_splitpath giving me errors!

This is a discussion on _splitpath giving me errors! within the C Programming forums, part of the General Programming Boards category; Hello everyone! Alright. Why does my program crash after this line? Code: char * getPartName(char * fileName, int part) { ...

  1. #1
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    _splitpath giving me errors!

    Hello everyone!
    Alright. Why does my program crash after this line?

    Code:
    char * getPartName(char * fileName, int part)
    {
        char *newName;
        
        _splitpath("C:\\Documents and Settings\\Kixdemp\\Desktop\\Mythax\\screenshot.png", NULL, NULL, newName, NULL); // << This one
        
        printf("Checkpoint!");
        
        printf(newName);
        
        return newName;
    }
    I get a "mythax.exe has encountered a problem and needs to close. We are sorry for the inconvenience." error... Why is it? Thanks!

    BTW: Also, _splitpath is cross-platform, not just Windows, right? And, does the path have to be full? What if the user enters just a filename in the command line? (A file that's on the same dir.)

  2. #2
    and the hat of wrongness Salem's Avatar
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    > Why does my program crash after this line?
    - You didn't allocate space for your pathname

    char newName[100];
    Would be an improvement (just), but then you have the problem of returning a pointer to a local variable.

    static char newName[100];
    Is a bit better, but you can't call the function twice without trashing the result of the first call.

    It's generally best if the caller supplies a parameter of where to put the result.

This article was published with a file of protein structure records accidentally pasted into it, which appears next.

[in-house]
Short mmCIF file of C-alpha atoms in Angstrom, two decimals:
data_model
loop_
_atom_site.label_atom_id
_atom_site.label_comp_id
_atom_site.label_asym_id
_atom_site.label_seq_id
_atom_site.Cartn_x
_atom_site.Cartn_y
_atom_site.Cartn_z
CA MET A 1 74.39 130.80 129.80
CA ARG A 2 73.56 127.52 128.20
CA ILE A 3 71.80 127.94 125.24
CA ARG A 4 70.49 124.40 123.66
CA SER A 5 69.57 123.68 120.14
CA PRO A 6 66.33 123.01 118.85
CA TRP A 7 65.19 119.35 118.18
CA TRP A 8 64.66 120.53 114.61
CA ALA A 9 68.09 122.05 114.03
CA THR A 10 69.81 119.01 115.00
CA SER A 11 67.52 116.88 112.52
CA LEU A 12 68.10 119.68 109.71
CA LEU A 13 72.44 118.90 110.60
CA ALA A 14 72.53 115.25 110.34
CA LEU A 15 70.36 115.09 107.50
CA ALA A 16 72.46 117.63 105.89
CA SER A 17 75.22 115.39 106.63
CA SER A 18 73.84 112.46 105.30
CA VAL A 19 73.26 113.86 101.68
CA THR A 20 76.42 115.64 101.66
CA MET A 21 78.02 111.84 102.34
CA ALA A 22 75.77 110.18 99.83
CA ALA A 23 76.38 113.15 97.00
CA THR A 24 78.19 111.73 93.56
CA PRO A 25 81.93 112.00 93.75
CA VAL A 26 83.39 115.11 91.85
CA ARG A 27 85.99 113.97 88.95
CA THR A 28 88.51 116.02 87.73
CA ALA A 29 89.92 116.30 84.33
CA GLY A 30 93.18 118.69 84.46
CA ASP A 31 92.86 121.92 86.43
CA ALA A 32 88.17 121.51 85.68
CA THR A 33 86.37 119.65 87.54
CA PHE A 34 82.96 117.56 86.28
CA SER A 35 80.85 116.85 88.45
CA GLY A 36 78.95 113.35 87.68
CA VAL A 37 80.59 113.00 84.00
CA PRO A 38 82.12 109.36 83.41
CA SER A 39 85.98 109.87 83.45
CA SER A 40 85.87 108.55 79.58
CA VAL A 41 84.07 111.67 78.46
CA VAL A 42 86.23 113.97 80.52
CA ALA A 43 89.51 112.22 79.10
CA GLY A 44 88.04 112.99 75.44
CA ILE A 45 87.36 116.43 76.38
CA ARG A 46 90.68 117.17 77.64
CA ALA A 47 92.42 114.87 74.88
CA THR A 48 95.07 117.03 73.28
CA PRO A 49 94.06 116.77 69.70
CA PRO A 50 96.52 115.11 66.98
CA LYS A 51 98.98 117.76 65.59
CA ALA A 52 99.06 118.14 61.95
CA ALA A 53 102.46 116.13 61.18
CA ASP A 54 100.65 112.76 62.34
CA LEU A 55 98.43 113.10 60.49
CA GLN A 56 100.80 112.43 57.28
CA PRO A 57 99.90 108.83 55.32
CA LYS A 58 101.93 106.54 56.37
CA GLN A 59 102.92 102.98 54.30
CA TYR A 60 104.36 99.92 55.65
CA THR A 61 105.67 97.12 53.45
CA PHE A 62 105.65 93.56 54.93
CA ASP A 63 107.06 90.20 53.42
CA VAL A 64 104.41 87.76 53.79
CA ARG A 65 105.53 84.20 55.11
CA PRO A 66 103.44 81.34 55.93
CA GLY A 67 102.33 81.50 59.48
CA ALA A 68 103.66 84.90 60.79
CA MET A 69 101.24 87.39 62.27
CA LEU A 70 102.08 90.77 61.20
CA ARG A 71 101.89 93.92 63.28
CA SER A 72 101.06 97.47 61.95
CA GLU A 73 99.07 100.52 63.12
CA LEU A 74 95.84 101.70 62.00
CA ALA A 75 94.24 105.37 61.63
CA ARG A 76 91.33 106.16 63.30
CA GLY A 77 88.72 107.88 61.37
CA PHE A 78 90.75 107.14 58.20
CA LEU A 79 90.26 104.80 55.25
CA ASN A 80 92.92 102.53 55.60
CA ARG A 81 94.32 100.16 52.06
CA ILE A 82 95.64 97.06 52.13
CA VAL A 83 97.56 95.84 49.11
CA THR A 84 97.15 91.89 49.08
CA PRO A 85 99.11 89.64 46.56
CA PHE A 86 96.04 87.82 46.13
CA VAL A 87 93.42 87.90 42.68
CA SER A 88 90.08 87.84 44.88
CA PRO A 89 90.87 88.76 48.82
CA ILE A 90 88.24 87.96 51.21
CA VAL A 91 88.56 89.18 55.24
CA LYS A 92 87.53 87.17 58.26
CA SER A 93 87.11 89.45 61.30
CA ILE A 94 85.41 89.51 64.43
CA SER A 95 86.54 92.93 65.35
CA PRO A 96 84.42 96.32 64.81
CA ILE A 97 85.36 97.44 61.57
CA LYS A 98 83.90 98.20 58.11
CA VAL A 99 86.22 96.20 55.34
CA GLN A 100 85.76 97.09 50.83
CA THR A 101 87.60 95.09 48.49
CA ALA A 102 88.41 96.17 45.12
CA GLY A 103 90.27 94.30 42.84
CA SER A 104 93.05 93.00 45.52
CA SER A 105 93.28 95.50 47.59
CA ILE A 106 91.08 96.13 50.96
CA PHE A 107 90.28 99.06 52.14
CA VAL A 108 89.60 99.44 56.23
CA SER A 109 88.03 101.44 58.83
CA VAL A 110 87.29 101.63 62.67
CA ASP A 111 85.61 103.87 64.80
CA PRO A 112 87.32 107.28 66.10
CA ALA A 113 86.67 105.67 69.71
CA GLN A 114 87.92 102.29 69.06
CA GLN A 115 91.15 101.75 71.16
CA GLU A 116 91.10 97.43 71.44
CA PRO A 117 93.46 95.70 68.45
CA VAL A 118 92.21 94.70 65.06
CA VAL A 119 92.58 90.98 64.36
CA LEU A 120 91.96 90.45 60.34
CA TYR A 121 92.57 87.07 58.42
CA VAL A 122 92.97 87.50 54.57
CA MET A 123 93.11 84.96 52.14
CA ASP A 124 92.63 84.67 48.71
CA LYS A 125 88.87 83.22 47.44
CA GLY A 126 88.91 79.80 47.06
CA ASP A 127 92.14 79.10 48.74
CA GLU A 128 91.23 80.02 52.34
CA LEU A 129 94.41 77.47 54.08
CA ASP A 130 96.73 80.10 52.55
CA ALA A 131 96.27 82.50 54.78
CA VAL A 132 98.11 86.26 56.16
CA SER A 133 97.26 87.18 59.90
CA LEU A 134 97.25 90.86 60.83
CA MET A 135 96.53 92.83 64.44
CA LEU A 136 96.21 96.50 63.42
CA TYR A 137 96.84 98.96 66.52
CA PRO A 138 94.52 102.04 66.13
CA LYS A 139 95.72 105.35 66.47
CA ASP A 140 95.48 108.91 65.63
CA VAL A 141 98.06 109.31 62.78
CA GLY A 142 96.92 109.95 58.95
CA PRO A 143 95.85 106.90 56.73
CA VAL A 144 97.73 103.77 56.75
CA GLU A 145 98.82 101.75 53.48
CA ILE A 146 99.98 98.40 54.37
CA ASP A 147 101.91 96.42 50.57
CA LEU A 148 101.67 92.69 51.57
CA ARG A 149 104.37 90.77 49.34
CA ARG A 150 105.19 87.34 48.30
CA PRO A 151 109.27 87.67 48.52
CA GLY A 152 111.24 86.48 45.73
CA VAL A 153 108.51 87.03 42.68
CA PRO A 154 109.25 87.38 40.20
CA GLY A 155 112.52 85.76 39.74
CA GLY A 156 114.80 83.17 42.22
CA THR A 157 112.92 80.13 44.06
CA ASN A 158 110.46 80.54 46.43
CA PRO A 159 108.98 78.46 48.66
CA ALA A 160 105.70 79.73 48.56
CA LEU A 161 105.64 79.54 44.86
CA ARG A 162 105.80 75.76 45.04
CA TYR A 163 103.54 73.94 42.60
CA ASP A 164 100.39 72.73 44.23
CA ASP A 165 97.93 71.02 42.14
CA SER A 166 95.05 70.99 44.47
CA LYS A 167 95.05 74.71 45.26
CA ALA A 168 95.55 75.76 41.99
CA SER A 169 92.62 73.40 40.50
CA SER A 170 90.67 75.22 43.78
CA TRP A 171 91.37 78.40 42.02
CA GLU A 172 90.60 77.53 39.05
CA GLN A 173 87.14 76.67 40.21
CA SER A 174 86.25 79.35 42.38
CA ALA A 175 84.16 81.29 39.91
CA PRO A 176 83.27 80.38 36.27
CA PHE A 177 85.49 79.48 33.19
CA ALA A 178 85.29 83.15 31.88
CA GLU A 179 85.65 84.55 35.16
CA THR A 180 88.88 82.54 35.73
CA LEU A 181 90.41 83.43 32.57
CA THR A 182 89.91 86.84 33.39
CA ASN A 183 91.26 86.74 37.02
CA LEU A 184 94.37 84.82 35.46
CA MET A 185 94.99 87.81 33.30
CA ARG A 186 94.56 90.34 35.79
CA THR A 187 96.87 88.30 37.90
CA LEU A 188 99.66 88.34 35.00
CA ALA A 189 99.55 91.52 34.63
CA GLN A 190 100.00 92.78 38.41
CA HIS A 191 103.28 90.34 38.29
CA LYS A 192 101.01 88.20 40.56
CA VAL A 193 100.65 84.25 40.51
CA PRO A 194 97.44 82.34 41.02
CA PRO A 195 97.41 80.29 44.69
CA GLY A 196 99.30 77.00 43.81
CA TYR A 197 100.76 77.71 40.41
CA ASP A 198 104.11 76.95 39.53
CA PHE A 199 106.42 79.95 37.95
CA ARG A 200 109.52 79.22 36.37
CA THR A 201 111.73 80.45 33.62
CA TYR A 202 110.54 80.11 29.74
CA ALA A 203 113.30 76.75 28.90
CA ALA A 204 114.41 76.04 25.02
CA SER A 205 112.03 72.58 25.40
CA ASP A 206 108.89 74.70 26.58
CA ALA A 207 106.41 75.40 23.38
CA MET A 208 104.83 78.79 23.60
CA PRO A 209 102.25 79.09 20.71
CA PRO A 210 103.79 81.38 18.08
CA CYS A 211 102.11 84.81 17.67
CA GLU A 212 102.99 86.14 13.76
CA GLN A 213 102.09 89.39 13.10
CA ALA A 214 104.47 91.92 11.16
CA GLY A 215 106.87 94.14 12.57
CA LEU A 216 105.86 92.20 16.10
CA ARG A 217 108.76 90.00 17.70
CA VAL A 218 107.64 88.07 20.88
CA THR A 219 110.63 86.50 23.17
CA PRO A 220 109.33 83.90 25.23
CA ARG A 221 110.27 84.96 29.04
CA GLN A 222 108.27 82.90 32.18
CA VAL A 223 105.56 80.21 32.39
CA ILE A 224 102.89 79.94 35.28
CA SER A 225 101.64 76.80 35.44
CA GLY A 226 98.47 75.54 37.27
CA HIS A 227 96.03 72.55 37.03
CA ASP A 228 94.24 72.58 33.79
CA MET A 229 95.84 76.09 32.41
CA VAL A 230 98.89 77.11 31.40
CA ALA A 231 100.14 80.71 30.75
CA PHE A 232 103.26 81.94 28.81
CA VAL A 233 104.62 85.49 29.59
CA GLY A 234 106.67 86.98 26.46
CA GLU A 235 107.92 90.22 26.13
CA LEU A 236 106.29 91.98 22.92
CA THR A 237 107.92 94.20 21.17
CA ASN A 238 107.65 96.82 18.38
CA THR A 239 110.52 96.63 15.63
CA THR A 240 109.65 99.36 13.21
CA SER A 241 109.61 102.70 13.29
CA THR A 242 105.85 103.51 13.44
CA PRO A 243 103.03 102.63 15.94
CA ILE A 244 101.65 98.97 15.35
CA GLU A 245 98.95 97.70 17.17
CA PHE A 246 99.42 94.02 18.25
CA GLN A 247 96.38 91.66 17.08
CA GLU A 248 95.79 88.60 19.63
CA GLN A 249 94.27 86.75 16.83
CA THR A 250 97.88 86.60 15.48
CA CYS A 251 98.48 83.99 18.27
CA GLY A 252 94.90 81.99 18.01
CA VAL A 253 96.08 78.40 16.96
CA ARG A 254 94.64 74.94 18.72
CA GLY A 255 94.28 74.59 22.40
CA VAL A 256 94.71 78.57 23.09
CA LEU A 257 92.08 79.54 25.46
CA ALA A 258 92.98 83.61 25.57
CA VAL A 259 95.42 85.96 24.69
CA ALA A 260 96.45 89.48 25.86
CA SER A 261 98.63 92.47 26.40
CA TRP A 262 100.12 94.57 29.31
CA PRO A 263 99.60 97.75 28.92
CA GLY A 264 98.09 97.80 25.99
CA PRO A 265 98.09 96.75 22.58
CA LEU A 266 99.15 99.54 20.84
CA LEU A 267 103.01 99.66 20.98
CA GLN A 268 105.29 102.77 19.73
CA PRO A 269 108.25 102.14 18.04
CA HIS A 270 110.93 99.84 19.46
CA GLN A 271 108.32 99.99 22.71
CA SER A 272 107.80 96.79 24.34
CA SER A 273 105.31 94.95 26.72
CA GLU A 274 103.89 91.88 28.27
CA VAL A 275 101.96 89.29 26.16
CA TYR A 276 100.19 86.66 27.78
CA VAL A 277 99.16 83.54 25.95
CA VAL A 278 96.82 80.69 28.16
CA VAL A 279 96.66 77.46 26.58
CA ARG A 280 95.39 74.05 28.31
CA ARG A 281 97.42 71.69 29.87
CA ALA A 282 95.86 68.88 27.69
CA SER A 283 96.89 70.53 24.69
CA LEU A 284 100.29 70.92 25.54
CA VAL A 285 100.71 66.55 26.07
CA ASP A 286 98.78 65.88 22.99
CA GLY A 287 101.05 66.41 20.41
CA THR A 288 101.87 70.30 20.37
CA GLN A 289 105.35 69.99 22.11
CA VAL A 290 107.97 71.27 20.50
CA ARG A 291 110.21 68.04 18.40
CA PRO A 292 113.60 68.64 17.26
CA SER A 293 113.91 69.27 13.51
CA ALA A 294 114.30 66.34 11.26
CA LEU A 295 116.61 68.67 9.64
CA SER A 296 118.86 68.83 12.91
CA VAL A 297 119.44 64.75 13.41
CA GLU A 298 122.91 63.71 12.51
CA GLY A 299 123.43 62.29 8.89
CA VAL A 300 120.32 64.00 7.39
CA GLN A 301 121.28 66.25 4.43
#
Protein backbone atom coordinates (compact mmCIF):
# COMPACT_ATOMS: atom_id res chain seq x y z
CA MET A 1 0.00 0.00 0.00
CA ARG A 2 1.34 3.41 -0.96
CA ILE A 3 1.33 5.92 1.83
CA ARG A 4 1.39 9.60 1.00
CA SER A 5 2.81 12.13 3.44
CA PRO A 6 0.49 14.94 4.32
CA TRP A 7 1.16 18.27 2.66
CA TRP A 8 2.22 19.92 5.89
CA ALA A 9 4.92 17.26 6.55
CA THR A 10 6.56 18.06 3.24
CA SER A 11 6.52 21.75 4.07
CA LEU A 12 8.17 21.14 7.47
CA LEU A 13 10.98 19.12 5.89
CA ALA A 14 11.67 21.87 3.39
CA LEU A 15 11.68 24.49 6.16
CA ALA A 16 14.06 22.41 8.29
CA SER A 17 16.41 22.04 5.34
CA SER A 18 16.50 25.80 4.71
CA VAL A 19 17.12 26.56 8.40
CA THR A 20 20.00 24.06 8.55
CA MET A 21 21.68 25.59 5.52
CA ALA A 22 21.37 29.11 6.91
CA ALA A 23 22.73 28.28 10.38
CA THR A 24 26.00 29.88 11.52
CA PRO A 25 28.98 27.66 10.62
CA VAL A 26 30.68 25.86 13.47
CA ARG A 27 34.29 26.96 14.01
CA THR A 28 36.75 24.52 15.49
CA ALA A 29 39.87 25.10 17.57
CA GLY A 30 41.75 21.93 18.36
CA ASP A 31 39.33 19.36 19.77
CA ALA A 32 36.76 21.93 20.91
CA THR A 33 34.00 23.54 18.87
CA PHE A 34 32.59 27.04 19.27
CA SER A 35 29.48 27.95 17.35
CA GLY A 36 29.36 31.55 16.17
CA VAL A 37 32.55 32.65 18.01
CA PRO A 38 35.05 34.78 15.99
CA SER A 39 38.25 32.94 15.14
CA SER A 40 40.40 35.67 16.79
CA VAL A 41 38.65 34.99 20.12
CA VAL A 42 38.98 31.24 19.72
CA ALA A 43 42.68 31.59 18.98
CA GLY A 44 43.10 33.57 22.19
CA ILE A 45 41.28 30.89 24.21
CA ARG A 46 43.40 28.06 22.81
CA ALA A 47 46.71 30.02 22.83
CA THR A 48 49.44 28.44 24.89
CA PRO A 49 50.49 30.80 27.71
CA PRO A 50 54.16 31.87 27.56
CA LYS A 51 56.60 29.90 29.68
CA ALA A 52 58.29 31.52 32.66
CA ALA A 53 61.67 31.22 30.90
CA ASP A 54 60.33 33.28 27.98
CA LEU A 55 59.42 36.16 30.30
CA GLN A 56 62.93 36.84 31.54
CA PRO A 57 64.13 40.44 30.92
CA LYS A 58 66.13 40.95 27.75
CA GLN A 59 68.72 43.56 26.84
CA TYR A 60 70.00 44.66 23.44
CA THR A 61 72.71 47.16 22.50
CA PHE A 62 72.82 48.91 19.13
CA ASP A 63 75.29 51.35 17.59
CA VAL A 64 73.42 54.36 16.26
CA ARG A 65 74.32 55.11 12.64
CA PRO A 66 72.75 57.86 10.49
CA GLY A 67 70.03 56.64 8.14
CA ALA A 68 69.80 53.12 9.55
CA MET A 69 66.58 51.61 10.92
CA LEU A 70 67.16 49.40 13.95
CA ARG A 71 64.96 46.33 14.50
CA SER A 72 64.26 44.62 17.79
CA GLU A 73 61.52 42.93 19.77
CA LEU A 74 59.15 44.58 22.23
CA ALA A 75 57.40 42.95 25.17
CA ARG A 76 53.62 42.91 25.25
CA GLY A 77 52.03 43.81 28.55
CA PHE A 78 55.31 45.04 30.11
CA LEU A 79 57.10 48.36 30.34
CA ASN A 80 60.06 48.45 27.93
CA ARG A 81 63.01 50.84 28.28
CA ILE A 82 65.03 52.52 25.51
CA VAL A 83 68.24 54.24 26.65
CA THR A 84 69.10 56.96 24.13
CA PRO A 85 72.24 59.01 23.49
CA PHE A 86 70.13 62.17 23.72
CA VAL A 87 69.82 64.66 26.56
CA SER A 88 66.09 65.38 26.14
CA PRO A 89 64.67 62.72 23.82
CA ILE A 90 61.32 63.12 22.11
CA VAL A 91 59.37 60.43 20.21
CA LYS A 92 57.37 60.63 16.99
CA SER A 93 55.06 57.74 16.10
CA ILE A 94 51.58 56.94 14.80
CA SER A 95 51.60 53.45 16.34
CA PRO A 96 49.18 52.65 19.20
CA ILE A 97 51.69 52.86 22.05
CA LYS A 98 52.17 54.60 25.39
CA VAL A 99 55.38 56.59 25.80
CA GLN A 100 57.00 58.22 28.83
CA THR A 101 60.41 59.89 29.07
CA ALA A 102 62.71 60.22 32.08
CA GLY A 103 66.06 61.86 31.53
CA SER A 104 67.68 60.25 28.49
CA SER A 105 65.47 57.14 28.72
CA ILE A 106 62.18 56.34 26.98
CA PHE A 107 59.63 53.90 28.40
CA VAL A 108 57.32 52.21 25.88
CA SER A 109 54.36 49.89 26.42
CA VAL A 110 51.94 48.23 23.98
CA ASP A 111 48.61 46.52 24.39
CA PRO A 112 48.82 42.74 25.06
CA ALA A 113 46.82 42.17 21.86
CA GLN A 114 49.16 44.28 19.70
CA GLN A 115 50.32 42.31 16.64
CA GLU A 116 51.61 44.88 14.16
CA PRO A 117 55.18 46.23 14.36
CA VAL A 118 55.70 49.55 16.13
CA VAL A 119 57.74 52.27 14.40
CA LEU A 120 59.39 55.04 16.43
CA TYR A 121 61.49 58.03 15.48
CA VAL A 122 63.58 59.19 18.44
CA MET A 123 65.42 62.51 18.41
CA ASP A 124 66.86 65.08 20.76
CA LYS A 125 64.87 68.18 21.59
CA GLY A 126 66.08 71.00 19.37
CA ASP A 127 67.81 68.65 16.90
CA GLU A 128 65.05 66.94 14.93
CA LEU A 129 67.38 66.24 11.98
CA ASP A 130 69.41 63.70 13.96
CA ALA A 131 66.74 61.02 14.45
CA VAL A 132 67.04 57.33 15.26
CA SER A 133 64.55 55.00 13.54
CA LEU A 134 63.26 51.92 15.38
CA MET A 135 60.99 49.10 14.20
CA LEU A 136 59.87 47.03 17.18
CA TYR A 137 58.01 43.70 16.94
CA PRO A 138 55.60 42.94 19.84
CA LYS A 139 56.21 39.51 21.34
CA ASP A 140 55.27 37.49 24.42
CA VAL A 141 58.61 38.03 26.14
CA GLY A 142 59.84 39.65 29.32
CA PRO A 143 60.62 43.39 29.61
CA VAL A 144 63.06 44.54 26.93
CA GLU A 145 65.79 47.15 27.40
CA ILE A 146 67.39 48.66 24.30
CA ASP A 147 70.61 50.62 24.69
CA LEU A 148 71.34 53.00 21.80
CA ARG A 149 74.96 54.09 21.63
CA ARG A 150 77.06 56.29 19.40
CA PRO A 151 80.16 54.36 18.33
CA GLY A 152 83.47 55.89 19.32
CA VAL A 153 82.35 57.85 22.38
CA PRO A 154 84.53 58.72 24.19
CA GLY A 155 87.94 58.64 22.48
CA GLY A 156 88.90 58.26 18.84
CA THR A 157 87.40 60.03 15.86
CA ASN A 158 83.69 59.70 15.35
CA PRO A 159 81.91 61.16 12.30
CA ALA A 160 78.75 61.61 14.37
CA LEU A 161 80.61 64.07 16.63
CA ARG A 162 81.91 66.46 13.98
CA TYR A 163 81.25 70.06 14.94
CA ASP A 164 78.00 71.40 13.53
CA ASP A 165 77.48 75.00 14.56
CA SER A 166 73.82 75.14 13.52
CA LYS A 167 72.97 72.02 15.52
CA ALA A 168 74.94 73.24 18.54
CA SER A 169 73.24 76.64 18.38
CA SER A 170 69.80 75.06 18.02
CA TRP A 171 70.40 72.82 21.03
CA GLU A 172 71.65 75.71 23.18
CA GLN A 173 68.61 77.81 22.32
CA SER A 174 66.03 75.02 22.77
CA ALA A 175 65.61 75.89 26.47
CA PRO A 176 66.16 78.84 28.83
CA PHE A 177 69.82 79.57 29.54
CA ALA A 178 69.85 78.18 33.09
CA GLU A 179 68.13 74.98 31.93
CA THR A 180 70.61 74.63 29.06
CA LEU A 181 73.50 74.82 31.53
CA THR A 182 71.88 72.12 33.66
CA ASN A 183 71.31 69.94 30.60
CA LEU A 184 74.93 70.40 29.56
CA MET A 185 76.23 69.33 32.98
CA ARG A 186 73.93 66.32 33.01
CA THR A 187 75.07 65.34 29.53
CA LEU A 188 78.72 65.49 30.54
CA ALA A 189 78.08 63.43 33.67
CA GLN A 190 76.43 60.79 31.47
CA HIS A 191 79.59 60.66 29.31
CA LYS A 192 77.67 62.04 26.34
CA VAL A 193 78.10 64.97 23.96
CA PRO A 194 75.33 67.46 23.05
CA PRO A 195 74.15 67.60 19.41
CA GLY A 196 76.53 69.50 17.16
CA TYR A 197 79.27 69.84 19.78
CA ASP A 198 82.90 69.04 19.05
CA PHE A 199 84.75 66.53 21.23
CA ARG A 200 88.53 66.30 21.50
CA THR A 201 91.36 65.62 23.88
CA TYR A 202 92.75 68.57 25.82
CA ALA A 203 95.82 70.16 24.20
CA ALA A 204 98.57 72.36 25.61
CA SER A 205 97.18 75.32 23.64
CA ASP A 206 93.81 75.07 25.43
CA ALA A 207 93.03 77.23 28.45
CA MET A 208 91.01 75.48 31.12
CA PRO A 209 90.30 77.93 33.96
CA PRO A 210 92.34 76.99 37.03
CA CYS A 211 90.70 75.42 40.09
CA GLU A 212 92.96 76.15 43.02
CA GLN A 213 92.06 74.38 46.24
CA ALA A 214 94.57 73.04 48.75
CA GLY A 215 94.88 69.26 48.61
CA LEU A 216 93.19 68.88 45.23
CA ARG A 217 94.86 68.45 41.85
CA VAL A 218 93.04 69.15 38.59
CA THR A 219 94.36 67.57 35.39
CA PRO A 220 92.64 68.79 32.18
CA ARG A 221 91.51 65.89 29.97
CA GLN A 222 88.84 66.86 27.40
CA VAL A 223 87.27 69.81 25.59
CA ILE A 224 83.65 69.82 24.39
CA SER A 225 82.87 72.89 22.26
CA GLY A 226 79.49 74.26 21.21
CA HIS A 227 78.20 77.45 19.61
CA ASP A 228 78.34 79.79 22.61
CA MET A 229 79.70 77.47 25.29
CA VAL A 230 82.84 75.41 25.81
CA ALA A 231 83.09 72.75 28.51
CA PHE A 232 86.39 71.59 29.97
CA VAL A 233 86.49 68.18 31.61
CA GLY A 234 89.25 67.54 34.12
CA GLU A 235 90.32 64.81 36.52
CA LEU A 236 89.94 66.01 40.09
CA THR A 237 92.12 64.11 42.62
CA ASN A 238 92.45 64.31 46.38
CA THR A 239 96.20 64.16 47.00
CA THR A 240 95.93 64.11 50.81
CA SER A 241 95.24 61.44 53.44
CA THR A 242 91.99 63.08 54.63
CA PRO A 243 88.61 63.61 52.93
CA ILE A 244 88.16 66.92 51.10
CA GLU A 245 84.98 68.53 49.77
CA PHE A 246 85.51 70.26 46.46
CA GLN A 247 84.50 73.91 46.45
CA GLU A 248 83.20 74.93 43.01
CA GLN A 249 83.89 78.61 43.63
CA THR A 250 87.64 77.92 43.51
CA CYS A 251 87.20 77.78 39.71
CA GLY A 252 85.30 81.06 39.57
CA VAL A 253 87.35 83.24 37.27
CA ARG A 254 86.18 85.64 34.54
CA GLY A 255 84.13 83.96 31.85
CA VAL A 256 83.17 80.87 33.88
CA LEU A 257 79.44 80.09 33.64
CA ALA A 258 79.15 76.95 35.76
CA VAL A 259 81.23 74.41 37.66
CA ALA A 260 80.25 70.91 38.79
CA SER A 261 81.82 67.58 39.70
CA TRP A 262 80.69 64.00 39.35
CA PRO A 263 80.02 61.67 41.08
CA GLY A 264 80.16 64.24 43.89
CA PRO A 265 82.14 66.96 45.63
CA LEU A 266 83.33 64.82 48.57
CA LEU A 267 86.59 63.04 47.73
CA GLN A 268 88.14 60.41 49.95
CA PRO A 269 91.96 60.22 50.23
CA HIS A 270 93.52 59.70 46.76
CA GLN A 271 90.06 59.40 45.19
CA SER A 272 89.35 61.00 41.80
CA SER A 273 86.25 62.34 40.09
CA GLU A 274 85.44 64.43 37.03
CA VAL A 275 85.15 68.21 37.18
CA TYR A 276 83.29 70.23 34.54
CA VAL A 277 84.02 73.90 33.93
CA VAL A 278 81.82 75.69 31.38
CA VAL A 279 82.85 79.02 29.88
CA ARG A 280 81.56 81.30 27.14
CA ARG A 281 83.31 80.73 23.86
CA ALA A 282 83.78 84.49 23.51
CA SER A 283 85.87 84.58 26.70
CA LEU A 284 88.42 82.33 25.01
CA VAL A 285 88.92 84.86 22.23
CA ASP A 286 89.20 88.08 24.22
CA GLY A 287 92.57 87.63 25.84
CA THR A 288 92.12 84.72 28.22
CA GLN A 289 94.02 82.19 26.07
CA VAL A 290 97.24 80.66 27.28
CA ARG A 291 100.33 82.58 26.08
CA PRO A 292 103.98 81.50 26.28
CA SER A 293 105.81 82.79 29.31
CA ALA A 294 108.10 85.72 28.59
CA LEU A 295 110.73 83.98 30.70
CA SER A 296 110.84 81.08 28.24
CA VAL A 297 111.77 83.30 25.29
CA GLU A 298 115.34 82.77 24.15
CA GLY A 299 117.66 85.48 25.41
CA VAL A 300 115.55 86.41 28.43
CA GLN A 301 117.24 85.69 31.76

> printf(newName);
    - The result contains a %, which then blows up your poor use of printf() ?
    Never pass an unknown or user string to printf() as the control string. Any % in there will blow up big time.
    Use printf("%s\n", newName );



    > _splitpath is cross-platform, not just Windows, right?
    No it isn't.
    If you dance barefoot on the broken glass of undefined behaviour, you've got to expect the occasional cut.
    If at first you don't succeed, try writing your phone number on the exam paper.
    I support http://www.ukip.org/ as the first necessary step to a free Europe.

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    >> _splitpath is cross-platform, not just Windows, right?
    > No it isn't.

    Oh, forget it then... Is there any other way of retrieving a filename without the extension? Thanks!
    Last edited by Kixdemp; 06-08-2006 at 06:18 AM.

  4. #4
    Registered User hk_mp5kpdw's Avatar
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    Quote Originally Posted by Kixdemp
    >> _splitpath is cross-platform, not just Windows, right?
    > No it isn't.

    Oh, forget it then... Is there any other way of retrieving a filename without the extension? Thanks!
    Parse the data yourself. Figure out what you need to search for in the original path string to get only the filename and create a new buffer (or use one passed into the function) to store/return the necessary data.